For The Love Of Film – G.I. Joe: The Rise of Cobra

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For The Love Of Film is a weekly column from film nerd and lover of all movies Justin Proper. Sometimes you need some help to figure out how to enjoy movies, and we are here to help! No longer will you need to fear movie night because your friends have no taste in film. With this column you will be able to love even the worst gems to ever grace the silver screen.

 

This week’s For The Love Of Film written by What The Film!? writer Dane Sager!

Alright guys, I have a movie for you to think about: 2009’s G.I. Joe: The Rise Of Cobra. How does that make you feel? I remember the first time I saw the trailer, I was cringing. “Another movie based on a toy?” I exclaimed loudly to myself in the theater because apparently I’m that asshole. Not only did the trailer make the movie look really stupid, it made it look almost exactly like the Transformers franchise. I suppose that’s redundant, considering the Transformers movies are basically a parody. Transformers is a satire on how people will watch the dumbest possible thing if there are enough explosions. 

If you haven’t seen Transformers 2: Revenge of the Fallen, you should know that there is a scene where the human lead dies and goes to robot heaven before coming back to life. The amount I’ve spent bitching about this movie is the reason What The Film!? exists.

Everything that was leading into this movie made it look like another mess like another Transformers. We don’t need another Transformers, although 2012’s Battleship made over three hundred million dollars, so I may be in the minority here.

The day that G.I. Joe: The Rise of Cobra came out, I was out getting Coney Food with my dad and a few friends. Since the small diner was next to the movie theater, we decided to see a movie on a whim. We ultimately decided on G.I. Joe for the same reason my girlfriend bought me an X-Files book she found at a yard sale. Either it would surprise us and be a fun time or we could dissect it and spend hours talking about what it did wrong.

What if I told you that G.I. Joe: The Rise Of Cobra was a good movie? Would you believe me? What if I told you that it was a serious movie filled with allusions to classic literature, dialogue that made you laugh, characters you cared about, and Marlon Wayans was only cast in the movie after the director saw his range in Requiem for a Dream? Does that sound believable? Some of it should, because the only part I was joking about was caring about the characters and that the movie taking itself seriously. Let’s get this out of the way right now, this movie never makes any attempt at pretending it isn’t a silly movie based on action figures. Here’s another secret: and it absolutely works for it.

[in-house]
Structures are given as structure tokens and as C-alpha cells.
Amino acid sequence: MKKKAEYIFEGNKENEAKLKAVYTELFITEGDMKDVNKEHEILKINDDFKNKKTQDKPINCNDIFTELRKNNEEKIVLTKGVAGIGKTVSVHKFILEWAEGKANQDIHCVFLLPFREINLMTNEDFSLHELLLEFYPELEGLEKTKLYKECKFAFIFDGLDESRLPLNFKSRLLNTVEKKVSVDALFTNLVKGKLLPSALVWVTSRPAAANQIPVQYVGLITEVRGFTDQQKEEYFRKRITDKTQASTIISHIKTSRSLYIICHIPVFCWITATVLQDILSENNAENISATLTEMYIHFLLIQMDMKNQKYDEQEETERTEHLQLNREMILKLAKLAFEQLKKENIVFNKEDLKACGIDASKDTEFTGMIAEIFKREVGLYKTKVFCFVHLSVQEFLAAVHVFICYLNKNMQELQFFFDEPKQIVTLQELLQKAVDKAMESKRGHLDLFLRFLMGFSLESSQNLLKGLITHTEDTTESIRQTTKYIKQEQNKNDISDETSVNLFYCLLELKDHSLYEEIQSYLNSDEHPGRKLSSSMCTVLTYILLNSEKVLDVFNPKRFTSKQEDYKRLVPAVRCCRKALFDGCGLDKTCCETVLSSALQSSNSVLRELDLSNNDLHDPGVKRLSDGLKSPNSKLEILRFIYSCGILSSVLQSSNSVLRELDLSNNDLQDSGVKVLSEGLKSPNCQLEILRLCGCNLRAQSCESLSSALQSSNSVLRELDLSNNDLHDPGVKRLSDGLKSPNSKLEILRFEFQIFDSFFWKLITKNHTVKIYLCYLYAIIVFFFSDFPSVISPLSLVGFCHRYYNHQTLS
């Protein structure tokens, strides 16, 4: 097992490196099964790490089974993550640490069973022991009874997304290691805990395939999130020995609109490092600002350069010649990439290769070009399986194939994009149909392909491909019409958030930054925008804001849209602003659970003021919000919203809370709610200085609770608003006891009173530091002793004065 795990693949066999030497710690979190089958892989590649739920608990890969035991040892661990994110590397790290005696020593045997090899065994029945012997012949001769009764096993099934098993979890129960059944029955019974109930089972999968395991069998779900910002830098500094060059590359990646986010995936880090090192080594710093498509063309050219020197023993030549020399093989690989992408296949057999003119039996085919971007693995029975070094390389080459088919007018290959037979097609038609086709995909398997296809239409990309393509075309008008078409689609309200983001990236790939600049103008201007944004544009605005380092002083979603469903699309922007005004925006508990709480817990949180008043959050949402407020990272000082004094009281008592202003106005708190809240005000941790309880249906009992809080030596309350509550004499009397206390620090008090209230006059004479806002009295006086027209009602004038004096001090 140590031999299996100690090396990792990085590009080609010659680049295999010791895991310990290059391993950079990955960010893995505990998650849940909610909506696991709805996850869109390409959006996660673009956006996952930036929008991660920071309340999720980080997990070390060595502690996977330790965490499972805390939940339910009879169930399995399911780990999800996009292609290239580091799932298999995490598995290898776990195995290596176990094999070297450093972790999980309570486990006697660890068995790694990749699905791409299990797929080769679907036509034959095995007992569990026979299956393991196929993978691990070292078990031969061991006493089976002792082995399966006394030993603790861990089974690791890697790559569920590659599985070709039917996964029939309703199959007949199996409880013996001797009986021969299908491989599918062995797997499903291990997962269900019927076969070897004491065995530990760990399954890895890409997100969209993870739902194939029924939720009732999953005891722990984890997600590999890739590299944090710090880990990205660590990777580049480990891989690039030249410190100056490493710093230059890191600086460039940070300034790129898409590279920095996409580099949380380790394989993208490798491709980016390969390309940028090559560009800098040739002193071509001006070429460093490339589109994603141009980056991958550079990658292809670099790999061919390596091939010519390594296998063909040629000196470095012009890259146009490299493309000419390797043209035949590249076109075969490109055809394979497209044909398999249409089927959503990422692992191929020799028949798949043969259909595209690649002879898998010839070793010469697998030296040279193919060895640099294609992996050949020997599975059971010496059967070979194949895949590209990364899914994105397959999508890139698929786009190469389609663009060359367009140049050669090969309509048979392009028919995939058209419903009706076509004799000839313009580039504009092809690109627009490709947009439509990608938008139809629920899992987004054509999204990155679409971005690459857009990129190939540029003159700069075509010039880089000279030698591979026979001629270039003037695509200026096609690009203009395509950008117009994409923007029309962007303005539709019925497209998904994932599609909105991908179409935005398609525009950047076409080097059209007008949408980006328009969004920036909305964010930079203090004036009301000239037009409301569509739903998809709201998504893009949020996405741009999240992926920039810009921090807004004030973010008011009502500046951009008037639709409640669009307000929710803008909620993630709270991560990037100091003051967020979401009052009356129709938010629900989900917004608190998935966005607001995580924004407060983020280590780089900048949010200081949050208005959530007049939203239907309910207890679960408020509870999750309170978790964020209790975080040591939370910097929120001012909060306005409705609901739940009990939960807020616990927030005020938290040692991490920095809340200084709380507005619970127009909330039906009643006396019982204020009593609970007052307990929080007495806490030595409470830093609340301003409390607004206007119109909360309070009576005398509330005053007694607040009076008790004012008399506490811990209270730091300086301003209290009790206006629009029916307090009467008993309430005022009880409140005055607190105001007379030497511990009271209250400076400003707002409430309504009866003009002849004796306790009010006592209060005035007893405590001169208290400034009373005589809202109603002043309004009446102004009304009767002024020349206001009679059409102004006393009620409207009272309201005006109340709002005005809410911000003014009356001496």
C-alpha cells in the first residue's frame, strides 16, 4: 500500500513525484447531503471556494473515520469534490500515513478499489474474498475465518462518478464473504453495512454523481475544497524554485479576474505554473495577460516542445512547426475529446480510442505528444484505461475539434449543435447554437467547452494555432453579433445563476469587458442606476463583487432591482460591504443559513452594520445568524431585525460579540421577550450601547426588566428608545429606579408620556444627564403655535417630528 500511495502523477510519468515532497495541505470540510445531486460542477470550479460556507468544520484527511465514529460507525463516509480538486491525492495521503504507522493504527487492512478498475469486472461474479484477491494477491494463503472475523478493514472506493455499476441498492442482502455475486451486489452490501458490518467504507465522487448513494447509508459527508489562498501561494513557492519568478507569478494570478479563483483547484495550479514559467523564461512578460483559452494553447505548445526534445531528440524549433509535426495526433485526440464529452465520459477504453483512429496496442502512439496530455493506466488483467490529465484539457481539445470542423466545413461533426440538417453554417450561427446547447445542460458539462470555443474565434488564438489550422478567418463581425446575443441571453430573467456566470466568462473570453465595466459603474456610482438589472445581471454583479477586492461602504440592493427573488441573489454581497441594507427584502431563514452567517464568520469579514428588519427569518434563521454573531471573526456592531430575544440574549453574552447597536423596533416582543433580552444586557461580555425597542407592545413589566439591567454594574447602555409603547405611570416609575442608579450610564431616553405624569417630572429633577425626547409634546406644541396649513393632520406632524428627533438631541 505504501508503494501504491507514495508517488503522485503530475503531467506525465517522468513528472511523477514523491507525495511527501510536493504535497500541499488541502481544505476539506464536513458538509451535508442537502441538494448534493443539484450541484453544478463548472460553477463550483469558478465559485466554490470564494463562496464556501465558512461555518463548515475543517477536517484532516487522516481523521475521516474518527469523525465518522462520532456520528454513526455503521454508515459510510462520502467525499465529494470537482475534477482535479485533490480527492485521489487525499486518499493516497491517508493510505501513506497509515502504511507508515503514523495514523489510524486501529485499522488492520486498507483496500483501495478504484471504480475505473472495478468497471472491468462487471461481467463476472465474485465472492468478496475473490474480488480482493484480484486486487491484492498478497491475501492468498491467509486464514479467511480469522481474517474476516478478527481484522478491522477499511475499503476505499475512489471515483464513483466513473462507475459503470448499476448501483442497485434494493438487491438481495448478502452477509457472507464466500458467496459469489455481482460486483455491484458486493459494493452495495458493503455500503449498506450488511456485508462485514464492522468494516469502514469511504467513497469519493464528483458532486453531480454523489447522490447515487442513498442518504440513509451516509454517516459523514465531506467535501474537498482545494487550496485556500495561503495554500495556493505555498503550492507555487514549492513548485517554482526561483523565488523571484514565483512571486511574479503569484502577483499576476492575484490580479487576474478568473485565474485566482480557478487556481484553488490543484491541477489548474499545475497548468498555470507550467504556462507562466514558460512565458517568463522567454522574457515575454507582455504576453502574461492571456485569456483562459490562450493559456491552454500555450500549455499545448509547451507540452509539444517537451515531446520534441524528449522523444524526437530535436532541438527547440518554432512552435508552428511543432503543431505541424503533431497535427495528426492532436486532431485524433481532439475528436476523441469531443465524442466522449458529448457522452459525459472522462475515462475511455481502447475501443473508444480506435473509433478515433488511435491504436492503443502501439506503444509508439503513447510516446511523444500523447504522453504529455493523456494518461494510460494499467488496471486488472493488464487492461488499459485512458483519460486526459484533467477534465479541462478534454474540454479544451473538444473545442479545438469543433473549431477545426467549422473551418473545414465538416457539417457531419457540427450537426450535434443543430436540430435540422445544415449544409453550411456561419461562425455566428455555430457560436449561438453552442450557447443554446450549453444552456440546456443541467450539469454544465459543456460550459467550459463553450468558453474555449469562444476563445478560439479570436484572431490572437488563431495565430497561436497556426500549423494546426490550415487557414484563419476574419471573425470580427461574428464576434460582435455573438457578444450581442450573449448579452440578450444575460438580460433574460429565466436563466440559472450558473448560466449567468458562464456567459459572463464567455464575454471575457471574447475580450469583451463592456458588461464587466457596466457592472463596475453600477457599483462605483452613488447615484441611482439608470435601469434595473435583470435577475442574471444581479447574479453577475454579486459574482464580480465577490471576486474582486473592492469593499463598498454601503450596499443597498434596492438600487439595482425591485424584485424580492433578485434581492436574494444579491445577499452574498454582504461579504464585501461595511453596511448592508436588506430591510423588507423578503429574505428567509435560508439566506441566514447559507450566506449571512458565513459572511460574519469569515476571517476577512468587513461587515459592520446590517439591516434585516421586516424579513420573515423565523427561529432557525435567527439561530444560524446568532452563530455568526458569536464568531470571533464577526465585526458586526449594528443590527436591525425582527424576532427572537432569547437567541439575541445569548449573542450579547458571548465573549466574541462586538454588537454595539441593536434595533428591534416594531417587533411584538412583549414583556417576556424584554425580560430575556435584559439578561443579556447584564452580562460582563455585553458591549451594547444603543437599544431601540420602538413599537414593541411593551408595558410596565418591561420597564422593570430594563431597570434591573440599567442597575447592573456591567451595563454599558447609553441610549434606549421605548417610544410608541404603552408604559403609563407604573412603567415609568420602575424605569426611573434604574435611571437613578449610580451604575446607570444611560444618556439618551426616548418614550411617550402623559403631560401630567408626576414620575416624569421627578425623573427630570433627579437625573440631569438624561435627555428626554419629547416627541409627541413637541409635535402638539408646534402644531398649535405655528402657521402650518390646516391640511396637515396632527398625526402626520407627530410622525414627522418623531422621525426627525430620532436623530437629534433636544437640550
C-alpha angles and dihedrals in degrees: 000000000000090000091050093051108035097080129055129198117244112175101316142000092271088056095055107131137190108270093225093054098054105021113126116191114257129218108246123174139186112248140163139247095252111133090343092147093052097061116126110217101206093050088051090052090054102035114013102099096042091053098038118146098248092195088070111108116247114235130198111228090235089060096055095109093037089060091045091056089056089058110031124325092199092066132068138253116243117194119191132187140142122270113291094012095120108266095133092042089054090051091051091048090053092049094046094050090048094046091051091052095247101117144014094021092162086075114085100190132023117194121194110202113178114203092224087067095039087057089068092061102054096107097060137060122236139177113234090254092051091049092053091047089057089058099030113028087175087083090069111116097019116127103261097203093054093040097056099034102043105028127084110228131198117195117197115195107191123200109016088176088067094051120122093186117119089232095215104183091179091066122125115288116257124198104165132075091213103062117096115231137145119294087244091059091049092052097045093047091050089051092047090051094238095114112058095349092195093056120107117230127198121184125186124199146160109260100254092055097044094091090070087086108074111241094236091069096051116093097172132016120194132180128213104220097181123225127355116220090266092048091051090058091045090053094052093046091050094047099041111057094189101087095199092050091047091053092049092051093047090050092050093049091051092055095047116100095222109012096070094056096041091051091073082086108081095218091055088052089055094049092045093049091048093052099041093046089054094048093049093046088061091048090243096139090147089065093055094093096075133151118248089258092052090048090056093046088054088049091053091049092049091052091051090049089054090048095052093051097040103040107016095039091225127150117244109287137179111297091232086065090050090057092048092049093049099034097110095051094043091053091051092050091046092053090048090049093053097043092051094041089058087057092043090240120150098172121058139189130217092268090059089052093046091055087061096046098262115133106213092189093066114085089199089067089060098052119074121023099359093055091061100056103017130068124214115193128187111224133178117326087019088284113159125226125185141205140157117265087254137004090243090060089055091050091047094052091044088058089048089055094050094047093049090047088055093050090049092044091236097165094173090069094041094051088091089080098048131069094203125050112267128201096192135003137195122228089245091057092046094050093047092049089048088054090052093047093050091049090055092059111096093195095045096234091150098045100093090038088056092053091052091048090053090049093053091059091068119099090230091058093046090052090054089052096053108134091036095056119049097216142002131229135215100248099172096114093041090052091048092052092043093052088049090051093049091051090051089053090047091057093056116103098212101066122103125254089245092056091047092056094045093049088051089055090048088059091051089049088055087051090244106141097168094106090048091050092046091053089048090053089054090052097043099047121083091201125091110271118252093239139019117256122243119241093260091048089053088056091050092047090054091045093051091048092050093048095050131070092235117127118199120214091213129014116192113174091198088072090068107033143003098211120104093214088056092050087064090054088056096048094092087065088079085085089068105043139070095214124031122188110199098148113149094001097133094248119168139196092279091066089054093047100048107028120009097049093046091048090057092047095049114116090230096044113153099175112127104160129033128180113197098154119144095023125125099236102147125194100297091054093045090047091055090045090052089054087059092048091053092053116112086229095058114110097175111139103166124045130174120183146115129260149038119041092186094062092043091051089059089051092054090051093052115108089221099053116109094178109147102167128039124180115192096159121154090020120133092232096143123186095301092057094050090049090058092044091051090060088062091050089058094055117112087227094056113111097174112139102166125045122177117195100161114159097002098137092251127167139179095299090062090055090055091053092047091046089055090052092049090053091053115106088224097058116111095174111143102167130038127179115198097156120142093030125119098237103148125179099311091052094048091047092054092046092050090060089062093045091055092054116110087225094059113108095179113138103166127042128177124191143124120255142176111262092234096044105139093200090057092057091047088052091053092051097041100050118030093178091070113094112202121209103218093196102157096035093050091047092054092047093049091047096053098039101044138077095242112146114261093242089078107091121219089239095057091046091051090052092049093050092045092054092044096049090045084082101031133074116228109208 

And Ray Park plays Snake-Eyes, a mute ninja who communicates through his body language. The role he was born to play.

“Dane” you ask out loud, (because I like to assume that some people don’t tweet me because they talk to the computer) “How on Earth could a movie based on an action figure have any literary allusions?”. It’s easy! There are actually several direct and not-so-direct references to 1847 novel The Vicomte of Bragelonne by the French author Alexandre Dumas and countless obvious references to Ian Flemming’s James Bond novels (yes, I’m counting that as classic literature). There are some smaller references to Dumas’ other works such as The Count of Monte Cristo that may be subtle enough that I just assumed they were continuing on with his work.

That sounds too serious, doesn’t it? It isn’t. I promise you. The majority of the references feel like homages to cliches, plays on different genres, and for the most part the three d’Artagnan books have been ingrained into pop culture for almost two hundred years now. The entire movie is so incredibly tongue-in-cheek that it almost feels like a parody of what action movies have slowly evolved into. G.I. Joe knows it’s silly and runs with it and it never feels wrong or out of place. When Dennis Quaid says “-and knowing is half the battle!”, it doesn’t feel forced like how the Terminator franchise struggles to fit in some variation of “I’ll be back” in every movie. It feels natural to the setting and tone and makes you feel at home. While Transformers tries to play its ridiculous premise up as serious, G.I. Joe takes the other end of the spectrum. If there were more toy movies made like G.I. Joe: The Rise of Cobra, I wouldn’t cringe every time I see a trailer before a movie. This movie is silly. This movie is just fun.

Also there is a scene where Joseph Gordon Levitt runs inside of a building and it immediately explodes. If you’re telling me that scene wasn’t edited to be hilarious, then I’m probably wrong about this movie. I still like it and am anxious to see the long delayed sequel G.I. Joe: Retaliation.

The guy who made Doctor Who cool again after a sixteen year hiatus plays the bad guy. I’m not even a Doctor Who fan and I think that’s cool

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